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EternalBlue, sometimes stylized as ETERNALBLUE,[1] is an exploit generally believed to be developed by the U.S. National Security Agency (NSA). It was leaked by the Shadow Brokers hacker group on April 14, 2017, and was used as part of the worldwide WannaCry ransomware attack on May 12, 2017.[1][2][3][4][5] The exploit was also used to help carry out the 2017 NotPetya cyberattack on June 27, 2017.[6]

Contents

DetailsEdit

EternalBlue exploits a vulnerability in Microsoft's implementation of the Server Message Block (SMB) protocol. This vulnerability is denoted by entry CVE-2017-0144[7][8] in the Common Vulnerabilities and Exposures (CVE) catalog. The vulnerability exists because the SMB version 1 (SMBv1) server in various versions of Microsoft Windows mishandles specially crafted packets from remote attackers, allowing them to execute arbitrary code on the target computer.[9]

On Tuesday, March 14, 2017, Microsoft issued security bulletin MS17-010,[10] which detailed the flaw and announced that patches had been released for all Windows versions that were currently supported at that time, these being Windows 7, Windows 8.1, Windows 10, Windows Server 2008, Windows Server 2012, and Windows Server 2016, as well as Windows Vista (which had recently ended support).[11] Many Windows users had not installed the patches when, two months later on May 12, 2017, the WannaCry ransomware attack used the EternalBlue vulnerability to spread itself.[12][13] The next day, Microsoft released emergency security patches for Windows 7 and Windows 8, and the unsupported Windows XP and Windows Server 2003.[14]

ResponsibilityEdit

According to Microsoft, it was the US's NSA that was responsible, by dint of its controversial strategy of "stockpiling of vulnerabilities", for, at the least, preventing Microsoft from timely public patching of this, and presumably other, hidden bugs.[15][16]

EternalRocksEdit

EternalRocks or MicroBotMassiveNet is a computer worm that infects Microsoft Windows. It uses seven exploits developed by the NSA.[17] Comparatively, the WannaCry ransomware program that infected 230,000 computers in May 2017 only uses two NSA exploits, making researchers believe EternalRocks to be significantly more dangerous.[18] The worm was discovered via honeypot.[19]

EternalBlue was among the several exploits used, in conjunction with the DoublePulsar backdoor implant tool.[20]

InfectionEdit

EternalRocks first installs Tor, a private network that conceals Internet activity, to access its hidden servers. After a brief 24 hour "incubation period",[17] the server then responds to the malware request by downloading and self-replicating on the "host" machine.

The malware even names itself WannaCry to avoid detection from security researchers. Unlike WannaCry, EternalRocks does not possess a kill switch and is not ransomware.[17]

See alsoEdit

ReferencesEdit

  1. ^ a b Goddin, Dan (April 14, 2017). "NSA-leaking Shadow Brokers just dumped its most damaging release yet". Ars Technica. p. 1. Retrieved May 13, 2017. 
  2. ^ Fox-Brewster, Thomas (May 12, 2017). "An NSA Cyber Weapon Might Be Behind A Massive Global Ransomware Outbreak". Forbes. p. 1. Retrieved May 13, 2017. 
  3. ^ Goddin, Dan (May 12, 2017). "An NSA-derived ransomware worm is shutting down computers worldwide". Ars Technica. p. 1. Retrieved May 13, 2017.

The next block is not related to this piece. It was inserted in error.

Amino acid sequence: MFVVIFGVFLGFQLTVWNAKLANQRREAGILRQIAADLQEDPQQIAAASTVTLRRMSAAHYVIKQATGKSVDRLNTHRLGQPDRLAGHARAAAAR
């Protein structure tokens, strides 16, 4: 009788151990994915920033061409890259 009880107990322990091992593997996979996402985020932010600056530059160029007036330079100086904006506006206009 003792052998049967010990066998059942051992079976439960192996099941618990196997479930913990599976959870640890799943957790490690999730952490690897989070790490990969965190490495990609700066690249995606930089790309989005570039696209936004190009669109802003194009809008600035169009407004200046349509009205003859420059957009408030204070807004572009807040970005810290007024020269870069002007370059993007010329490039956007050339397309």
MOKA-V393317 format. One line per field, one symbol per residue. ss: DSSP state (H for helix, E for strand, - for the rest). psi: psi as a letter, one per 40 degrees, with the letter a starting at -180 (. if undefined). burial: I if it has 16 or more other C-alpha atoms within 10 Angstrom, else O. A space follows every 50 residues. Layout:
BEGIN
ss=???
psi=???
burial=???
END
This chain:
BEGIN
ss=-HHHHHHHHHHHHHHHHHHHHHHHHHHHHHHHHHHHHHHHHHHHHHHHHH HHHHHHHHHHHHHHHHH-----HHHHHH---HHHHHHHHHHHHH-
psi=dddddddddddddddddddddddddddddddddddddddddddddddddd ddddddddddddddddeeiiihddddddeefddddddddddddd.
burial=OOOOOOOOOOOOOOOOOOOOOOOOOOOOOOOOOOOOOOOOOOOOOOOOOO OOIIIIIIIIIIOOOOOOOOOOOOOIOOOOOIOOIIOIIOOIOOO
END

4. ^ Ghosh, Agamoni (April 9, 2017). "'President Trump what the f**k are you doing' say Shadow Brokers and dump more NSA hacking tools". International Business Times UK. Retrieved April 10, 2017. 
  5. ^ "'NSA malware' released by Shadow Brokers hacker group". BBC News. April 10, 2017. Retrieved April 10, 2017. 
  6. ^ Perlroth, Nicole; Scott, Mark; Frenkel, Sheera (June 27, 2017). "Cyberattack Hits Ukraine Then Spreads Internationally". The New York Times. Arthur Ochs Sulzberger Jr. p. 1. Retrieved June 27, 2017. 
  7. ^ "CVE-2017-0144". CVE - Common Vulnerabilities and Exposures. The MITRE Corporation. September 9, 2016. p. 1. Retrieved June 28, 2017. 
  8. ^ "Microsoft Windows SMB Server CVE-2017-0144 Remote Code Execution Vulnerability". SecurityFocus. Symantec. March 14, 2017. p. 1. Retrieved June 28, 2017. 
  9. ^ "Vulnerability CVE-2017-0144 in SMB exploited by WannaCryptor ransomware to spread over LAN". ESET North America. Archived from the original on May 16, 2017. Retrieved May 16, 2017. 
  10. ^ "Microsoft Security Bulletin MS17-010 – Critical". technet.microsoft.com. Retrieved May 13, 2017. 
  11. ^ Warren, Tom (May 13, 2017). "Microsoft issues ‘highly unusual’ Windows XP patch to prevent massive ransomware attack". The Verge. Vox Media. Retrieved May 13, 2017. 
  12. ^ Newman, Lily Hay (March 12, 2017). "The Ransomware Meltdown Experts Warned About Is Here". wired.com. p. 1. Retrieved May 13, 2017. 
  13. ^ Goddin, Dan (May 15, 2017). "Wanna Decryptor: The NSA-derived ransomware worm shutting down computers worldwide". Ars Technica UK. p. 1. Retrieved May 15, 2017. 
  14. ^ Warren, Tom (April 15, 2017). "Microsoft has already patched the NSA's leaked Windows hacks". The Verge. Vox Media. p. 1. Retrieved May 30, 2017. 
  15. ^ "The need for urgent collective action to keep people safe online: Lessons from last week’s cyberattack - Microsoft on the Issues". Microsoft on the Issues. 2017-05-14. Retrieved 2017-06-28. 
  16. ^ Titcomb, James (May 15, 2017). "Microsoft slams US government over global cyber attack". The Telegraph. p. 1. Retrieved June 28, 2017. 
  17. ^ a b c "EternalRocks worm uses seven NSA exploits (WannaCry used two)". CNET. Retrieved 2017-05-25. 
  18. ^ "Newly identified ransomware 'EternalRocks' is more dangerous than 'WannaCry' - Tech2". Tech2. 2017-05-22. Retrieved 2017-05-25. 
  19. ^ "Miroslav Stampar on Twitter". Twitter. Retrieved 2017-05-30. 
  20. ^ "stamparm/EternalRocks". GitHub. Retrieved 2017-05-25. 

External linksEdit